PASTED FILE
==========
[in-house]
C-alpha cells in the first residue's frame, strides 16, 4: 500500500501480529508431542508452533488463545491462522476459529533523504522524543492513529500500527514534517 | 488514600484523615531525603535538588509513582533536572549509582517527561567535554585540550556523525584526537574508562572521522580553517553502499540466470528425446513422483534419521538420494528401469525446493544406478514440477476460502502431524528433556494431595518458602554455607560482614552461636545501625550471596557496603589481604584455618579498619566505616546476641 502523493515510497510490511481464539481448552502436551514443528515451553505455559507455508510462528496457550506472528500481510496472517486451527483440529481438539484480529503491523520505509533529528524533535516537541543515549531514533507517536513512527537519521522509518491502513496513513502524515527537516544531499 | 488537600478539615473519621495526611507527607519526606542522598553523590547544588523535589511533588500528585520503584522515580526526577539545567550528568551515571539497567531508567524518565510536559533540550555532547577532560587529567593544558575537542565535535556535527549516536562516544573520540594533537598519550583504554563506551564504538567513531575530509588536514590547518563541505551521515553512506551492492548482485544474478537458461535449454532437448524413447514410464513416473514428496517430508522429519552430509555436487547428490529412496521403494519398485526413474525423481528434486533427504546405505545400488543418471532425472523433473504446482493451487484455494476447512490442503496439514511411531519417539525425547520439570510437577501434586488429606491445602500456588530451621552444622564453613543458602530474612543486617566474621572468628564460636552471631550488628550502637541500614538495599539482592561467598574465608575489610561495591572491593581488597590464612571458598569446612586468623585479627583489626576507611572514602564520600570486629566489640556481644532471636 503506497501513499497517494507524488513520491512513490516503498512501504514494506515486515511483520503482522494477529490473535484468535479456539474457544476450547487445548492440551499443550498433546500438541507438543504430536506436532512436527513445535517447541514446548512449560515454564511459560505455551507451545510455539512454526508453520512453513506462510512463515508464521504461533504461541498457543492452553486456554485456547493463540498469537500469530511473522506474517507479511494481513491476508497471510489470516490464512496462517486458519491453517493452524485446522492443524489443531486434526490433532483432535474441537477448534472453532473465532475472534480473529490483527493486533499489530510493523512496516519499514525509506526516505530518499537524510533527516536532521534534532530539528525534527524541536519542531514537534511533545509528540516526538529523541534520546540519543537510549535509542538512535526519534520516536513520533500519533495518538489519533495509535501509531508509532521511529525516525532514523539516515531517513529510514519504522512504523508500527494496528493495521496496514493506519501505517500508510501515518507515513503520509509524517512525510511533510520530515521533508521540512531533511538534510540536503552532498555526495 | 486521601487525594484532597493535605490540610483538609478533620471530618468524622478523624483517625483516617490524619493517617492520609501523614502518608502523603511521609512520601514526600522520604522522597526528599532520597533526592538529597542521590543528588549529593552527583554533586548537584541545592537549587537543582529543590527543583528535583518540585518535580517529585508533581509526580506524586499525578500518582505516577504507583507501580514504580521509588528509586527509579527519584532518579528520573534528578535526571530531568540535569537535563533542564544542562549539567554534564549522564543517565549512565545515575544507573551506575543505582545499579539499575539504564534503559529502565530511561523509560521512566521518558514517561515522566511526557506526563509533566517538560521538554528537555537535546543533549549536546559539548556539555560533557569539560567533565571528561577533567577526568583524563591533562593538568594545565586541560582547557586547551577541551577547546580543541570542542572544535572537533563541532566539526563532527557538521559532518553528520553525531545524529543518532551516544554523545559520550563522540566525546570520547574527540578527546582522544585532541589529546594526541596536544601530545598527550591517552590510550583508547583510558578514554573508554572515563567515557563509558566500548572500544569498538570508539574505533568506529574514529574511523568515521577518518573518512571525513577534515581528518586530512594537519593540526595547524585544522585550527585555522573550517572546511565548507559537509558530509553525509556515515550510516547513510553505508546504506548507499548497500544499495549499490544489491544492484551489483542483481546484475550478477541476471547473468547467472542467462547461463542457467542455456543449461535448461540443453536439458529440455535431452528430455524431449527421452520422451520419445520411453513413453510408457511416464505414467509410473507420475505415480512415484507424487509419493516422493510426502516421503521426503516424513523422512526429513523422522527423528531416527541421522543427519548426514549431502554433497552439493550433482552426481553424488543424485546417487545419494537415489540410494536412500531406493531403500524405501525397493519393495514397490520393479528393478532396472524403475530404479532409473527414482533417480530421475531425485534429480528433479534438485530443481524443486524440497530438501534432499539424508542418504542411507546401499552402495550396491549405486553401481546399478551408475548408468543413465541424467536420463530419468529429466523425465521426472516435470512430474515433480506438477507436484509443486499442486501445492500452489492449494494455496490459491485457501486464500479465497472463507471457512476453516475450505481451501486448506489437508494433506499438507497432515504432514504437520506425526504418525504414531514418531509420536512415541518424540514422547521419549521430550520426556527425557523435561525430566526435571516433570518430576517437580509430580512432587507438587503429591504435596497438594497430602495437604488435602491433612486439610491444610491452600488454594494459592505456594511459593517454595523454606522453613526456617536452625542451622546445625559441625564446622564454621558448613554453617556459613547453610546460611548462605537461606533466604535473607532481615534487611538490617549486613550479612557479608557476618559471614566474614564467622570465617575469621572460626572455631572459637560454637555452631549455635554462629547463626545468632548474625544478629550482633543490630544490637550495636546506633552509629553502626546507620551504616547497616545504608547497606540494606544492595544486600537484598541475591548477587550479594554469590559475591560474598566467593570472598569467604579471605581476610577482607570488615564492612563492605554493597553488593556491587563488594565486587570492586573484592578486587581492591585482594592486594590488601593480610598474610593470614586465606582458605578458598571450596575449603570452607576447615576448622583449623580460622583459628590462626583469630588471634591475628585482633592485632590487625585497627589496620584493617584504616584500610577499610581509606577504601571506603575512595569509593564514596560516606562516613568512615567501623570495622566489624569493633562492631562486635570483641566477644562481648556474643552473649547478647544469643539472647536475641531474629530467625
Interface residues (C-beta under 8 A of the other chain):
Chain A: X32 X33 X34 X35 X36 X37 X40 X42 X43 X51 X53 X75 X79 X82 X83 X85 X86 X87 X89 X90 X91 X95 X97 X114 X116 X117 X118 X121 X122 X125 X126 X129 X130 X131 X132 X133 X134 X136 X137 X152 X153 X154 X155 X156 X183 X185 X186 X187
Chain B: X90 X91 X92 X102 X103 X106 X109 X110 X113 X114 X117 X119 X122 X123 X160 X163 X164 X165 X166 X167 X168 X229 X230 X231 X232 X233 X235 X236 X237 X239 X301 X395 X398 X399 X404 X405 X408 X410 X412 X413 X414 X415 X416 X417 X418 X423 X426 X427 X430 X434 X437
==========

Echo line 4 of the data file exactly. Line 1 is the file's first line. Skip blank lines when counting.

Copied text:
Chain A: X32 X33 X34 X35 X36 X37 X40 X42 X43 X51 X53 X75 X79 X82 X83 X85 X86 X87 X89 X90 X91 X95 X97 X114 X116 X117 X118 X121 X122 X125 X126 X129 X130 X131 X132 X133 X134 X136 X137 X152 X153 X154 X155 X156 X183 X185 X186 X187